I’ve read deeply about privacy in Windows 10 and the result is that I haven’t changed a single option. If you’re at peace with the modern world, you don’t have to do anything. This explanation is for people who are sensitive to privacy issues.

There are many options covered by the “Express Settings” button. For most people, those settings make Windows work the way they expect. Information flows freely back and forth between Microsoft and your computer. Some of it is personal information synced with your Microsoft account – your favorites and browsing history in Internet Explorer, for example. Some of it is anonymous – the web addresses you’re browsing are run through a service named “SmartScreen” to prevent malicious content from getting onto your computer, for example. Another example: Microsoft collects anonymous diagnostic information about program crashes from millions of computers so it can make Windows better overall. And yes, some information about you is used by Microsoft to choose the ads that are displayed on some web pages.

Some people want to reduce the amount of information transmitted to Microsoft as a way of safeguarding their privacy as much as possible in the modern world. There are many places to change settings that are arguably privacy related; many (but not all) are in Settings / Privacy. It’s not as simple as going in and turning everything off, though. You’ll wind up so secure that some things won’t work.

Let me give you three places to start your research: Microsoft’s explanation of how it handles your data and why each type of data is collected; a calm and thorough walkthrough of the specific options; and a description of how to lock down Windows 10 for maximum privacy.


9) Set Outlook as the default mail client

Set Outlook as the default mail client

This tip is only for Outlook users. You want Outlook to be responsible for everything dealing with mail, right? By default, Windows 10 does not give Outlook control of every mail task, so at some point an unexpected thing happens when you’re expecting Outlook to pop up with, say, a new email message.

You want to set Outlook as the default program for everything it knows how to handle.

Click on Start, type in Default Programs, and click on Default Programs (Desktop App) when it appears at the top.

Your goal is the Default Programs section of Control Panel, shown above. There is also a Defaults section in the new Windows 10 Settings screen that’s separate from Control Panel. If you wind up there, click on “Set defaults by app.”

Click on Set default programs. Highlight Outlook 2013 or Outlook 2016 and click on Set this program as default.

There are more details in this article about a similar problem in Windows 8.


10) Configure Cortana

Configure Cortana

The search box next to the Start button in the lower left can be used to search for anything on your computer or online. It can also be used to start Cortana, Microsoft’s answer to Siri, which can add a personal touch to searches and can include things that you’ve told it you’re interested in.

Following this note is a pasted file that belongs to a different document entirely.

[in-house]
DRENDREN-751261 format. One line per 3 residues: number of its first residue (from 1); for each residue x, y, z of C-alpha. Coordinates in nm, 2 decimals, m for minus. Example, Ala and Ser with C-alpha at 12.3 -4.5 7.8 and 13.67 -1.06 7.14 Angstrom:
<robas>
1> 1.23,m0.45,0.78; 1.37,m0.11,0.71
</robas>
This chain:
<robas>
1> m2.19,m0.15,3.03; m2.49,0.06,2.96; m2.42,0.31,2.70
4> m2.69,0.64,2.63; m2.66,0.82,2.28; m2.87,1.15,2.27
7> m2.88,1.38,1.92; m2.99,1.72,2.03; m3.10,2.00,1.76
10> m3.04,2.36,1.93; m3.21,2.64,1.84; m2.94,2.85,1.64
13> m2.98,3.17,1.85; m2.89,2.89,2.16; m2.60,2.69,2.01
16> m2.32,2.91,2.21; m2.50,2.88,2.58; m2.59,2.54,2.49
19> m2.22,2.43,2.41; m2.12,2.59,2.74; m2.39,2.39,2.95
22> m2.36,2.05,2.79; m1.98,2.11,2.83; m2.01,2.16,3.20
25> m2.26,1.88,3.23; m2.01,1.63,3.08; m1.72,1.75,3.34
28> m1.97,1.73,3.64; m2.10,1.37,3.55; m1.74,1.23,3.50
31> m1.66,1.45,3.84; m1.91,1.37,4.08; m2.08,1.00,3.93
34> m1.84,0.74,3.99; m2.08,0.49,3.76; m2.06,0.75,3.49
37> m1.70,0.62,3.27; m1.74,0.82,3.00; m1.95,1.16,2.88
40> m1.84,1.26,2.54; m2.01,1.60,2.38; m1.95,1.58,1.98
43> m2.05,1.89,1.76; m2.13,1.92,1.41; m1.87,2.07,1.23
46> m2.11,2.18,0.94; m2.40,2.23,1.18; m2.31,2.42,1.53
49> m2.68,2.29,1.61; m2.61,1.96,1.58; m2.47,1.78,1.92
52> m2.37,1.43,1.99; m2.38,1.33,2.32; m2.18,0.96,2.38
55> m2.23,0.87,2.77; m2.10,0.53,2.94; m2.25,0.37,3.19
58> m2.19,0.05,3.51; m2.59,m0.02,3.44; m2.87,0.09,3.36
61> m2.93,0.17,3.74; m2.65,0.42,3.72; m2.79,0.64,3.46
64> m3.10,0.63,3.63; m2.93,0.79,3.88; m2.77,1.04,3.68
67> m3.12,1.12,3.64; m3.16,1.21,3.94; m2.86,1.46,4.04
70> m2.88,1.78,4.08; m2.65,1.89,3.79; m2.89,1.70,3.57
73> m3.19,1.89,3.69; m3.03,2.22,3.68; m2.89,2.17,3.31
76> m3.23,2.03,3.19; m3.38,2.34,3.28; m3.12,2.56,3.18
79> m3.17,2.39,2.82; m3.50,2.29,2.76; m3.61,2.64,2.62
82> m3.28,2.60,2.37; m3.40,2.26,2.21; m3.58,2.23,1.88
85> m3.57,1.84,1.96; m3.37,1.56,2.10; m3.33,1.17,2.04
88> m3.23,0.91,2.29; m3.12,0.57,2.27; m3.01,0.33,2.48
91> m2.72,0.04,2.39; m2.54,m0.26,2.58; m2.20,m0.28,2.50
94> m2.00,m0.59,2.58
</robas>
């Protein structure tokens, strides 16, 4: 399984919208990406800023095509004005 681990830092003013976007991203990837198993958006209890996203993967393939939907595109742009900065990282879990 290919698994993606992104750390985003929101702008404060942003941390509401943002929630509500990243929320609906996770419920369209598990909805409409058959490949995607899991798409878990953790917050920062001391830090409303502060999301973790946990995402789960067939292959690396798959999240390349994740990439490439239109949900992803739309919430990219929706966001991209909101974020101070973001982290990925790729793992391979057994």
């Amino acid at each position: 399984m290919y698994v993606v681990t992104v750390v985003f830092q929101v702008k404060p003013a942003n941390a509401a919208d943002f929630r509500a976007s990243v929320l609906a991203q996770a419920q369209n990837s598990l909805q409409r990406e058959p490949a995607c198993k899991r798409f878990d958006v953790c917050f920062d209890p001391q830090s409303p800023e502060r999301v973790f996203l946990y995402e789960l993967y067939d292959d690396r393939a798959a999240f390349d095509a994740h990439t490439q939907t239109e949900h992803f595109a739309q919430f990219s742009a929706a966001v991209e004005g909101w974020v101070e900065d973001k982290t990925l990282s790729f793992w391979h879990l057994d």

Cortana has the potential to be one of the most useful new features in Windows 10. Microsoft is hoping to expand Cortana to Android phones and iPhones in the future, in the hope that it will become second nature to depend on her. (Like Siri, it’s easy to personalize Cortana.)

There is a special section in Settings / Privacy about Cortana, because she has to know a lot about you in order to be helpful. Here’s a description of Cortana: “In order to work, Cortana logs your voice (to process what you’re saying), location (to give you location-specific answers), your writing (to answer questions), your contacts (so you can reference them), calendar events (so it can create, delete, or give information about your upcoming appointments), and more.”

Cortana is turned off by default. You’ll be asked to configure Cortana when you click the search box on the taskbar, or when you click the Cortana tile on the Start menu. You can leave Cortana turned off if you’re worried about privacy issues.

If you want to try Cortana – and you should – the setup process is straightforward. You can find a walkthrough of all the options here. You can configure each category (Eat & Drink, Travel, etc.), give Cortana permission to check your calendar, train her to respond to your voice, and more.

I haven’t gotten in the habit of using Cortana much yet, but that may change. Microsoft and Apple are using Cortana and Siri as proxies in a war to be the first and best at creating a meaningful digital assistant, and we will all benefit from their progress. Google is working on the same concept for Android phones with Google Now, and Alexa, the assistant in Amazon’s Echo, is only a step behind. You should configure Cortana and give her a chance to help sometimes.

Windows 10 should be much more lovable now! Enjoy your shiny new operating system.